Linda Molnar from the National Science Foundation, Division of Industrial Innovation and Partnerships, concluded the morning session with a presentation on opportunities for high-tech small businesses to receive funding to transform discoveries into commercial technologies. This division is unique at NSF for working with industry, and provides funding opportunities including the Innovation Corps (iCorp) to train entrepreneurs and America’s Seed Fund.

A highly engaging keynote talk was given over lunch by Doug Casa, Professor of Kinesiology at the University of Connecticut and CEO of the Korey Stringer Institute, about an interesting application area for FHE devices. His talk on “The Tech Holy Grail for Exercise in the Heat – Safety/Performance Relevance for the Warfighter, Laborer and Athlete” addressed heat injuries among high-exertion populations in hot and humid environments, the relationship between hydration and heat injuries, current state-of-the-art care (rapid cold water immersion to lower core temperature) and technologies that are needed to save lives.

NextFlex Scalable Manufacturing Methods for FHE - Doug Casa, UCONN Korey Stringer Institute

Professor Doug Casa presents challenge points for innovators to build wireless, conformable, continuous monitoring, low-cost devices to prevent heatstroke deaths.

Materials and Manufacturing Technologies: From Lab to Production

The afternoon sessions transitioned to a direct discussion of materials and manufacturing technologies at maturity levels ranging from the lab to production. Three important contingencies were represented including speakers from academia (Purdue University, University of Minnesota, University of Washington, and UMass Amherst), an equipment supplier (Carpe Diem Technologies), and contract manufacturers (FLEXcon, Tapecon, and Molex). They shared valuable insights on the current state of manufacturing capability, challenges, and exciting possibilities for what may soon be available.

The final session of the day featured a panel discussion with Fujifilm Dimatix, Flex, NovaCentrix, Eastman Chemical, and Butler Technologies. Panelists discussed gaps viewed from their perspectives in the equipment, materials, and contract manufacturing sectors. Panelists addressed questions about customers bringing not only product requirements but also directions for how they want a product made and delved back in to the roll-to-roll vs sheet-to-sheet topic by presenting examples of the ways each is used.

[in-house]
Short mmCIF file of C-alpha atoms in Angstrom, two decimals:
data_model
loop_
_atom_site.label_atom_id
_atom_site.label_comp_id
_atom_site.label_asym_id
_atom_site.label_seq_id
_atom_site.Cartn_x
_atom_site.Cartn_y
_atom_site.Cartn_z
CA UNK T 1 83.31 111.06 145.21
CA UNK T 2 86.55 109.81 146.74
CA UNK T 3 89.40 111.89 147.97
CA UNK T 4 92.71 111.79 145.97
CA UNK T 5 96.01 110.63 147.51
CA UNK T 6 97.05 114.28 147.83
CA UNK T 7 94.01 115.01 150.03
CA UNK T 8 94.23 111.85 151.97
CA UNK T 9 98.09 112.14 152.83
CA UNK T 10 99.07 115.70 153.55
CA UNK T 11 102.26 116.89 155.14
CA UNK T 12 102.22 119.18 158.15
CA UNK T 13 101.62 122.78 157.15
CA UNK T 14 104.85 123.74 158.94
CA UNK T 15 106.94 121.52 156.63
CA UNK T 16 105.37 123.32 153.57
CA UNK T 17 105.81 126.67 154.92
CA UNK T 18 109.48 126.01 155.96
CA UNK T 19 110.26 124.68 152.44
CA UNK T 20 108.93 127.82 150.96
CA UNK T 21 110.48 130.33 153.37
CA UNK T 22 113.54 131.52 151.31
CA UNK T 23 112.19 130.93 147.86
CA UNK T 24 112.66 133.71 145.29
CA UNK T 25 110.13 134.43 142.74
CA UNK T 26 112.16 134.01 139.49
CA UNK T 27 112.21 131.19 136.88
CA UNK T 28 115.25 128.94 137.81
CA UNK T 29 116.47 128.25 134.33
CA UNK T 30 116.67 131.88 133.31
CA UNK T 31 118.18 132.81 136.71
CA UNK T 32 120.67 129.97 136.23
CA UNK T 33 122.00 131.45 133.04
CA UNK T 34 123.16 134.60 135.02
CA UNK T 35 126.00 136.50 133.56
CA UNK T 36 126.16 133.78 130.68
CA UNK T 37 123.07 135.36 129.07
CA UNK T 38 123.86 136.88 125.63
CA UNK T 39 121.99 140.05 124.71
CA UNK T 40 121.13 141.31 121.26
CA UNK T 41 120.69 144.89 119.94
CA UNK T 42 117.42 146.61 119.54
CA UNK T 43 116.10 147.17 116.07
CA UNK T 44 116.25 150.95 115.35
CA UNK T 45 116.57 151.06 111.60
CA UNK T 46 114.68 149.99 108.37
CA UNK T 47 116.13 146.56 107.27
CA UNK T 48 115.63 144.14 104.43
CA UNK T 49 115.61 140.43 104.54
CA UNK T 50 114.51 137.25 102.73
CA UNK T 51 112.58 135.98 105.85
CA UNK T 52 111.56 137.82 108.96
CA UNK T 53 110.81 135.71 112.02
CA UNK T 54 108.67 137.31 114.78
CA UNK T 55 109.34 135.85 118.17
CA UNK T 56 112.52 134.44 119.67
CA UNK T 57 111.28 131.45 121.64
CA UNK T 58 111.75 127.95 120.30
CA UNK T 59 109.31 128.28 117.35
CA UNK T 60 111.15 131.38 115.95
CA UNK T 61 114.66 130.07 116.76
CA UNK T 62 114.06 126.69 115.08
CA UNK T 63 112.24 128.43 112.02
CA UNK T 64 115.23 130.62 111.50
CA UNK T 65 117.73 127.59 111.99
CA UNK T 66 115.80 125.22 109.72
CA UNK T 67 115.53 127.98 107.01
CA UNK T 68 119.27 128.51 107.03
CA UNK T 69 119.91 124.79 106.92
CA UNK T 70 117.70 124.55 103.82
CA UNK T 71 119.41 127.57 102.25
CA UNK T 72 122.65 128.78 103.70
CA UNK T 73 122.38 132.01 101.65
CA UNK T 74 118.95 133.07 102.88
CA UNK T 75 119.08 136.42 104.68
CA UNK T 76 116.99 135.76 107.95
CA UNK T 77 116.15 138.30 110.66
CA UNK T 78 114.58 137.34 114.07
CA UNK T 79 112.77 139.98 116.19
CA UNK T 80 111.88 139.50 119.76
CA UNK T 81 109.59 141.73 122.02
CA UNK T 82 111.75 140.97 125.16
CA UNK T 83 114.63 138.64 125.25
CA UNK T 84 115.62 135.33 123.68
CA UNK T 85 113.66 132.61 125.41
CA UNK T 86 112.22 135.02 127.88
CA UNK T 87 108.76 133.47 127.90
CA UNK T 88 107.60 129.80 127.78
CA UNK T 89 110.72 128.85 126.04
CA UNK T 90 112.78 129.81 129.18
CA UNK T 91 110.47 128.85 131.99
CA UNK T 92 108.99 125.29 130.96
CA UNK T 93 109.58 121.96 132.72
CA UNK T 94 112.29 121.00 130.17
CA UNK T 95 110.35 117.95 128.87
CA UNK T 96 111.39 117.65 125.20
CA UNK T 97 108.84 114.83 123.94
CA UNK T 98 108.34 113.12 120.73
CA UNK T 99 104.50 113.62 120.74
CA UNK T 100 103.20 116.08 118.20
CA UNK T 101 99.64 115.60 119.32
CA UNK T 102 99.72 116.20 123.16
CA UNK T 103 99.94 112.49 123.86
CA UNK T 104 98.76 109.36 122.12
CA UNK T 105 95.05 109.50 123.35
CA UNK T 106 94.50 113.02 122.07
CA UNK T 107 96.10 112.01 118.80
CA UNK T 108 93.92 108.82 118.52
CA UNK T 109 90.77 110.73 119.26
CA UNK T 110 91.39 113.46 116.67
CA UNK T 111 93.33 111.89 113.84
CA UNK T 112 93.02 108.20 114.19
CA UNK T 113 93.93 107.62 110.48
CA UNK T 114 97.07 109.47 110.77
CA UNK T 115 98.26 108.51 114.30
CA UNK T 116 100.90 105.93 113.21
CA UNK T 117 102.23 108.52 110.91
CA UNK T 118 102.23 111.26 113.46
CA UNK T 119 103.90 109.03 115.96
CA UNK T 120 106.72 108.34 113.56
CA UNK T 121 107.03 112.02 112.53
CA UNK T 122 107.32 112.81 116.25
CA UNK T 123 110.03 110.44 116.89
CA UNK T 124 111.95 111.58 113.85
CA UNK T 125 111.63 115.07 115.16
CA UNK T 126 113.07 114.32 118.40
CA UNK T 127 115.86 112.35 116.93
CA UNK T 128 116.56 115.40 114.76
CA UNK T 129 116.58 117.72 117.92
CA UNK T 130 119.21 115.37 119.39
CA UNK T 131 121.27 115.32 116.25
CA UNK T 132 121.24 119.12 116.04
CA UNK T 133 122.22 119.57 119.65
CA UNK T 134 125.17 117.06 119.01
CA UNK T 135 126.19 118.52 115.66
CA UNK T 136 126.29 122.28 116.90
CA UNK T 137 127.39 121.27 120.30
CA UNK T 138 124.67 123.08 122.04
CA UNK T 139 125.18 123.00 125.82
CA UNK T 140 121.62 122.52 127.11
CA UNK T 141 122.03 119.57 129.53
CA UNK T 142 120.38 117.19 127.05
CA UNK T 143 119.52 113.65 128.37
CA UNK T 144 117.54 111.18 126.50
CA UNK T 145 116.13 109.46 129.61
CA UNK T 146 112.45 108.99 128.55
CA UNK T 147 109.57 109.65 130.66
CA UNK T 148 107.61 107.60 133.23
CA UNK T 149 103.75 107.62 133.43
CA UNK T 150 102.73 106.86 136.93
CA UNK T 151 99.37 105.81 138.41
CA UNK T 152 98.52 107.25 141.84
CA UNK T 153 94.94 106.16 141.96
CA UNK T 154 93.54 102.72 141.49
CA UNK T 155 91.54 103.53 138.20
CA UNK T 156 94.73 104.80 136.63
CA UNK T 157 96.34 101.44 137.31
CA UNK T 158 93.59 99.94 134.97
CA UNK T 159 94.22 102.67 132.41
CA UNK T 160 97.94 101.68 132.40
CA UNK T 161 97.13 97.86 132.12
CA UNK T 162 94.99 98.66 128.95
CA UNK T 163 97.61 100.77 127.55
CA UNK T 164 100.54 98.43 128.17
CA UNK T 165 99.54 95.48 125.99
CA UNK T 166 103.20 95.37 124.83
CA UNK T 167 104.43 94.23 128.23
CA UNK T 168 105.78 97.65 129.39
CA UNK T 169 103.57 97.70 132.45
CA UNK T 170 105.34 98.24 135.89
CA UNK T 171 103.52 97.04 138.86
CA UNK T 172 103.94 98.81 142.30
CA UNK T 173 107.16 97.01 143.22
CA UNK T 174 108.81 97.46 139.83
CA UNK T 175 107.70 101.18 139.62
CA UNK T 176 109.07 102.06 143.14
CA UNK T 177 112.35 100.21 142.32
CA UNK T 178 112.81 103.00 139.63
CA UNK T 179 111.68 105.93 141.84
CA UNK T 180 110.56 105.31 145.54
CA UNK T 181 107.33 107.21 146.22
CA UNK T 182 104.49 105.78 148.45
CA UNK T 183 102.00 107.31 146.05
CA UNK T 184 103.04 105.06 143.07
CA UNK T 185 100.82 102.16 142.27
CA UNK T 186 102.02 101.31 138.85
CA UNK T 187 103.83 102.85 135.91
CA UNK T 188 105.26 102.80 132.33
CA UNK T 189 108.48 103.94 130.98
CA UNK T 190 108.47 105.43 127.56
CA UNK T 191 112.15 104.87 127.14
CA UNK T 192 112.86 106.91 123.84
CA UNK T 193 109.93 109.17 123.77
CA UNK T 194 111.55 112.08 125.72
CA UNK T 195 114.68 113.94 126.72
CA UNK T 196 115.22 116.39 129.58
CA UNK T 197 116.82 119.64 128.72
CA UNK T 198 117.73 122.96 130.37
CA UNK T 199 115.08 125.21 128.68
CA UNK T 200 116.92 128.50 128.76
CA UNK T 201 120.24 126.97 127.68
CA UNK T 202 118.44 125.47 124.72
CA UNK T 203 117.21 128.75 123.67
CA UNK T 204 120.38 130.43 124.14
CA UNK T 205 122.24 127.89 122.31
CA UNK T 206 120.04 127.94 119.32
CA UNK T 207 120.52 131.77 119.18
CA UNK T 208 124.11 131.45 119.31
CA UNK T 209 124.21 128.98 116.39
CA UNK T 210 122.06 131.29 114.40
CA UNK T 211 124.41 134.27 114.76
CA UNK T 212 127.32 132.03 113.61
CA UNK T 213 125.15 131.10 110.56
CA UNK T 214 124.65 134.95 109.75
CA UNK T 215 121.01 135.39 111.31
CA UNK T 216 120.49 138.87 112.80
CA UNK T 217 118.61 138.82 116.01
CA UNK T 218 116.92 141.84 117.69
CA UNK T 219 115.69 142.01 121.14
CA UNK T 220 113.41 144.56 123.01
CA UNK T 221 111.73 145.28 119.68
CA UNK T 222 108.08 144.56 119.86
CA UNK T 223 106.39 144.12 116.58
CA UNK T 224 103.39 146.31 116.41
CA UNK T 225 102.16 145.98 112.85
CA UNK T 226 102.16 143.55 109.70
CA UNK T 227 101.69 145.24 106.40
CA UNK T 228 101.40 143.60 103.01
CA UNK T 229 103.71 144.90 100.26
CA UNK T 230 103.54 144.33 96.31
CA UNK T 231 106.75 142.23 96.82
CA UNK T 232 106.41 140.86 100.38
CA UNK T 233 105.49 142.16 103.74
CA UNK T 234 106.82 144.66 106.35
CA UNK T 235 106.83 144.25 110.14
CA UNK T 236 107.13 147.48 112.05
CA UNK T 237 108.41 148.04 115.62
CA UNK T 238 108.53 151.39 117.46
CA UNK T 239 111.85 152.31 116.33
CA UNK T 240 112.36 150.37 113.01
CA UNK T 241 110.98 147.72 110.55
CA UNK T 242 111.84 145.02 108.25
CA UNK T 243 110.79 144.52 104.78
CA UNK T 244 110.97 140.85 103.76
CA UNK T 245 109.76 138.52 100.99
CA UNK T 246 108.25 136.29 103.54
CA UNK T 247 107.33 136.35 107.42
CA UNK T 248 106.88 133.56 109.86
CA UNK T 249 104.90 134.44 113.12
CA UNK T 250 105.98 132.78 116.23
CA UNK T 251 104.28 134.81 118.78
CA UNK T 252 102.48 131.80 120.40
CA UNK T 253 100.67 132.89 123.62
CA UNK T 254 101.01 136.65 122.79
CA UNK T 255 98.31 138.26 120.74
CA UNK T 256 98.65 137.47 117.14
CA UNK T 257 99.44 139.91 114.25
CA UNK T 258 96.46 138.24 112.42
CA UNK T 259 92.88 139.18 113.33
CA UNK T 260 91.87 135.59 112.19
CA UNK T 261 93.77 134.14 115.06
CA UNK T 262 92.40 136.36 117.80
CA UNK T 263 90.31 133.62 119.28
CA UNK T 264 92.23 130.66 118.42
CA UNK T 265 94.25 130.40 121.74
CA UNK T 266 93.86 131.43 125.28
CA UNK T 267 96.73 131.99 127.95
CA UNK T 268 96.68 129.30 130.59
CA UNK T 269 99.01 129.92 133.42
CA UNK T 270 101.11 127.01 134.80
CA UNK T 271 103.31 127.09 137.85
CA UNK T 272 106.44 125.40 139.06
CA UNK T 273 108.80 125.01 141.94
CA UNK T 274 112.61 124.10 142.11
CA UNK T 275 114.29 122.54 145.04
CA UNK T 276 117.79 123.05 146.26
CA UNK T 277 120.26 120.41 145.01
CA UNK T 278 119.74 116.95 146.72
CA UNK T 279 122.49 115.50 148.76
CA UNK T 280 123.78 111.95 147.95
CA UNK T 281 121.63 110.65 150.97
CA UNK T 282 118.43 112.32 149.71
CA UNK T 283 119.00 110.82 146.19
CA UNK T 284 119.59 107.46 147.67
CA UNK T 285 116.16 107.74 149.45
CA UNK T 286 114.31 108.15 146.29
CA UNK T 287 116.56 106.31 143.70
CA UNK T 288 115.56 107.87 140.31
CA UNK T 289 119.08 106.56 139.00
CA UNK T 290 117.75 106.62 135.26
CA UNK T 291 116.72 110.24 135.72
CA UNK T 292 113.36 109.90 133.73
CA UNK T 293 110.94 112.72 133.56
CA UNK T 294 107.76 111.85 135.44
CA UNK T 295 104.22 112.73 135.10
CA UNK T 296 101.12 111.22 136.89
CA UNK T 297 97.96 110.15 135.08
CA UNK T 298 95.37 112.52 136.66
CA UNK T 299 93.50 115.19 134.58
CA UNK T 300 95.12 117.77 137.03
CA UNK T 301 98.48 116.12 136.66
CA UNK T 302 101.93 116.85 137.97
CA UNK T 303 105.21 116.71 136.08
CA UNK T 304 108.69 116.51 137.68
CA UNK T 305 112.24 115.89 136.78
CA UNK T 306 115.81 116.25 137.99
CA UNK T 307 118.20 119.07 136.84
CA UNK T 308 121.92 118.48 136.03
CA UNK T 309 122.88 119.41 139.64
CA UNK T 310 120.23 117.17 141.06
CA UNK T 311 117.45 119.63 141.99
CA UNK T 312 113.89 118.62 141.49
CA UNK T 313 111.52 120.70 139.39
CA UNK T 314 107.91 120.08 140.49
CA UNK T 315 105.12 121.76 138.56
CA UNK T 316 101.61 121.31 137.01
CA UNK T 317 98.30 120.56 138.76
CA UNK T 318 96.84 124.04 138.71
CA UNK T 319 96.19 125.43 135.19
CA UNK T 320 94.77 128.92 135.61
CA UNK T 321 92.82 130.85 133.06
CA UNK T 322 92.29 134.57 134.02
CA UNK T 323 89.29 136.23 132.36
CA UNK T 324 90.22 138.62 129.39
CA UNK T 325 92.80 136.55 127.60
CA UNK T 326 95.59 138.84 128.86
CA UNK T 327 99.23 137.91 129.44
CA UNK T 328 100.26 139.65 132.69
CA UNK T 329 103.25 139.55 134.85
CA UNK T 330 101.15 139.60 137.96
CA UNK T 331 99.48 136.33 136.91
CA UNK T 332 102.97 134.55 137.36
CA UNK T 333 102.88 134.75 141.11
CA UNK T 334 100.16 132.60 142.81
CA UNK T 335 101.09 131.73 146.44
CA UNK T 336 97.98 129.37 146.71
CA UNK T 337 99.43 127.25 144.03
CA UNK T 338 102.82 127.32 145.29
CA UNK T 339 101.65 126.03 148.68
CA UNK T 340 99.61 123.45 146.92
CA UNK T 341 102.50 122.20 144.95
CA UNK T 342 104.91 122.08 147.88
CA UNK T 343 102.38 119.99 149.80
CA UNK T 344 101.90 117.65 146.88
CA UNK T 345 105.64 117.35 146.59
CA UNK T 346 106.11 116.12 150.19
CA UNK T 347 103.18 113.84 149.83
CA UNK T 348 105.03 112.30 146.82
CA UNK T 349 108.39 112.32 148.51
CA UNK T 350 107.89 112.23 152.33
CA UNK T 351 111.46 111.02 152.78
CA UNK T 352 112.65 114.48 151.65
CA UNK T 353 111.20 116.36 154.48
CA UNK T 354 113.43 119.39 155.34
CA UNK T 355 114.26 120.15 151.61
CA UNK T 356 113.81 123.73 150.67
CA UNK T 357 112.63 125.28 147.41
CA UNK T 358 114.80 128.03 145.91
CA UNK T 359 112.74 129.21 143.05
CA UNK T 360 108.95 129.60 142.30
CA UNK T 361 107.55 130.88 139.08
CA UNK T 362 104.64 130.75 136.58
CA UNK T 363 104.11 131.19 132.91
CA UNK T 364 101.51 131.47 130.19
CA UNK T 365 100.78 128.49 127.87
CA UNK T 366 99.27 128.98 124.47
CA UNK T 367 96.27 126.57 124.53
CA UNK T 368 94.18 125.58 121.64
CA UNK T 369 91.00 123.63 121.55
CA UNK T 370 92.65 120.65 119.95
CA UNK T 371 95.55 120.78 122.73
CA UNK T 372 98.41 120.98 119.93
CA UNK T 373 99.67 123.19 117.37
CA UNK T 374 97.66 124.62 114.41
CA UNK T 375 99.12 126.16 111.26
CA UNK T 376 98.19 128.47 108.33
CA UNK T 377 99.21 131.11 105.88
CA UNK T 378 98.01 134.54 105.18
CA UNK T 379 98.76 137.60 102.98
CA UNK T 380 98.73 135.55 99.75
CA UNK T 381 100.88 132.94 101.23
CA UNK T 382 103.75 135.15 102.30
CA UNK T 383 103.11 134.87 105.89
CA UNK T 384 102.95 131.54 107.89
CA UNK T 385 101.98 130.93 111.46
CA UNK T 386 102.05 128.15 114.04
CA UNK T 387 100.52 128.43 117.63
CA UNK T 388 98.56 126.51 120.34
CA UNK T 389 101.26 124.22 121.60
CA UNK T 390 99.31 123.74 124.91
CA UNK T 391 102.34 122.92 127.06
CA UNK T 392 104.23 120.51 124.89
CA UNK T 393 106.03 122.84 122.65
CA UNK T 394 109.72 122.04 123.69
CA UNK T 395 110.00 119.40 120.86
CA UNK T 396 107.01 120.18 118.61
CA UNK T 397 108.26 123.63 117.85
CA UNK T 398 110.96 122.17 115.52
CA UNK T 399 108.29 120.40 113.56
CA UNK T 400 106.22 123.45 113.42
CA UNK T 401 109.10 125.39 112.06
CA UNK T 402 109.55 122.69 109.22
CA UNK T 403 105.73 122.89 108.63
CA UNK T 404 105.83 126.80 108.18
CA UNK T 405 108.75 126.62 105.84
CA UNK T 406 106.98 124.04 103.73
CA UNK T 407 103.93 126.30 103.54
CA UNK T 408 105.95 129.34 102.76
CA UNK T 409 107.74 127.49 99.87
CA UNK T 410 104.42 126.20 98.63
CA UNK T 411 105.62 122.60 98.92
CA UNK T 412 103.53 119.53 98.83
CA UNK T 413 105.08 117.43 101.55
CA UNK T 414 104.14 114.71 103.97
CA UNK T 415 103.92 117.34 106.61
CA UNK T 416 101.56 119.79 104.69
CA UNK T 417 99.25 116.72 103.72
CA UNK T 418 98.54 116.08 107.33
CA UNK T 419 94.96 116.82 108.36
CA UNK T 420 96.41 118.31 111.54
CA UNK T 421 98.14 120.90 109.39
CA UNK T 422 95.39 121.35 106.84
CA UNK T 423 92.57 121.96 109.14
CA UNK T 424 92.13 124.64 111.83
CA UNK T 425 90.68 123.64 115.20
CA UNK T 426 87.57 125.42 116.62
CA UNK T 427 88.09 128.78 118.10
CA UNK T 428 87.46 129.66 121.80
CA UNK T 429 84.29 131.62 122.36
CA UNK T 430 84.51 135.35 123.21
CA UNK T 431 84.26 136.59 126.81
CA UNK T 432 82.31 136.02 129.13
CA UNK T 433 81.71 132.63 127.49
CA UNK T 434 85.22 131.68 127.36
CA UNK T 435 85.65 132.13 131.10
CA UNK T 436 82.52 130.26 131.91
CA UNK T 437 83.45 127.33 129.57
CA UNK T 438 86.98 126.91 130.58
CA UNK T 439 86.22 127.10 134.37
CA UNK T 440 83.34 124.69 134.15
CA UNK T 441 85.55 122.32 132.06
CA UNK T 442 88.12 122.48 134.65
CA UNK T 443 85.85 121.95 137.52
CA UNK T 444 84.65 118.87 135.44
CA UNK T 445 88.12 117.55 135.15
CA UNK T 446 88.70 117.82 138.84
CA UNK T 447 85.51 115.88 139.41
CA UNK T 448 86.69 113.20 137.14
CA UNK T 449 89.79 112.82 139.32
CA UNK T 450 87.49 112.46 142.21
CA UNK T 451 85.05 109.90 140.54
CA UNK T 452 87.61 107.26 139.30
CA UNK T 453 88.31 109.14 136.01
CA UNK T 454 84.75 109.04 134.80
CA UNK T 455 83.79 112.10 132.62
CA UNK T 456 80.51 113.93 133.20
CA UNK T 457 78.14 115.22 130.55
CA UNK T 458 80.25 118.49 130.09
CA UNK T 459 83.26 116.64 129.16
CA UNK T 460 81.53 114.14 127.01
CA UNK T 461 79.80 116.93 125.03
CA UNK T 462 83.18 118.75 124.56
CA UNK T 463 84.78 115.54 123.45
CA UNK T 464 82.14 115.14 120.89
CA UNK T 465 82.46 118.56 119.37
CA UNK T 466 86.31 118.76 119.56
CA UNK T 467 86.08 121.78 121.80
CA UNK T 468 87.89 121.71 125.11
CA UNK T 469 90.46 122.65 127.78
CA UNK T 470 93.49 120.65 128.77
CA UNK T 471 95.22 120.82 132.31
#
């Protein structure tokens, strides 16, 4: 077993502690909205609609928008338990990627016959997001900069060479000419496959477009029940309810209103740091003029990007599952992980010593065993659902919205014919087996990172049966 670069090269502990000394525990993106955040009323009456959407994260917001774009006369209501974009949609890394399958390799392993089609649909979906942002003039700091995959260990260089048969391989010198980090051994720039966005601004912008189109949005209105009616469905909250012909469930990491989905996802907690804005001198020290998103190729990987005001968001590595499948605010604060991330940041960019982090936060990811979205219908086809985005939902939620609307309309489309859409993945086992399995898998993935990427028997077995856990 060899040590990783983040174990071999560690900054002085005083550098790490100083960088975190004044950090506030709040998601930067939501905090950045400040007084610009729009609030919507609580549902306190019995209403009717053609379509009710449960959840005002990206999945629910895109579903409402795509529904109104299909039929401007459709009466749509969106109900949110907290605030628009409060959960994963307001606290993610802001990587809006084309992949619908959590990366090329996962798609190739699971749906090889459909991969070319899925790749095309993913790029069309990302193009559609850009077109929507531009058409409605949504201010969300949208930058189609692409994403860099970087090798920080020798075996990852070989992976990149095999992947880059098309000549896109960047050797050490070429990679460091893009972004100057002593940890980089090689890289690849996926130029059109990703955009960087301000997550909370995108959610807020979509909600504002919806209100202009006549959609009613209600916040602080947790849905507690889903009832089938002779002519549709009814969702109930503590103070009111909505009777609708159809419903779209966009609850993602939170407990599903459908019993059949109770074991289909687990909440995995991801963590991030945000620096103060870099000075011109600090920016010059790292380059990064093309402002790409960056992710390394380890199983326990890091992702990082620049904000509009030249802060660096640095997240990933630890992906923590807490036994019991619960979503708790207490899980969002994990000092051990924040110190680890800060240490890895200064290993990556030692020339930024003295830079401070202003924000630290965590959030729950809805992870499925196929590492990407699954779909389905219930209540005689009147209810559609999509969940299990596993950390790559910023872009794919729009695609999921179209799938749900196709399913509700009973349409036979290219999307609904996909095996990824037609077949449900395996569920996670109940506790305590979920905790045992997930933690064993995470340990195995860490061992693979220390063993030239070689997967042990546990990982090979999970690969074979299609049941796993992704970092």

Thursday opened with a keynote lecture from UMass Professor Trisha Andrew, Director of the Wearable Electronics Lab, on “Monolithically-Integrated Wearable Electronics.” She discussed a process her group has spearheaded to reactively coat fibers and fabrics with conductive polymers and ways to build circuits and devices using this process.

Following the talk were two sets of breakouts for NextFlex members and government partners to discuss topics from the first day, identify potential information to add to the NextFlex technology roadmaps, and prioritize future areas.

Overall, the workshop was engaging and informative and enabled a great exchange of ideas. The opportunities for scaling up FHE devices are strong and numerous, and NextFlex members are at the center of these rapidly evolving dynamics.

We thank all the participants and organizers, and a special thanks to the UMass Amherst and the hospitality and use of their wonderful Life Sciences Lab.

For more information, contact NextFlex Director of Special Programs, Dr. Scott Miller.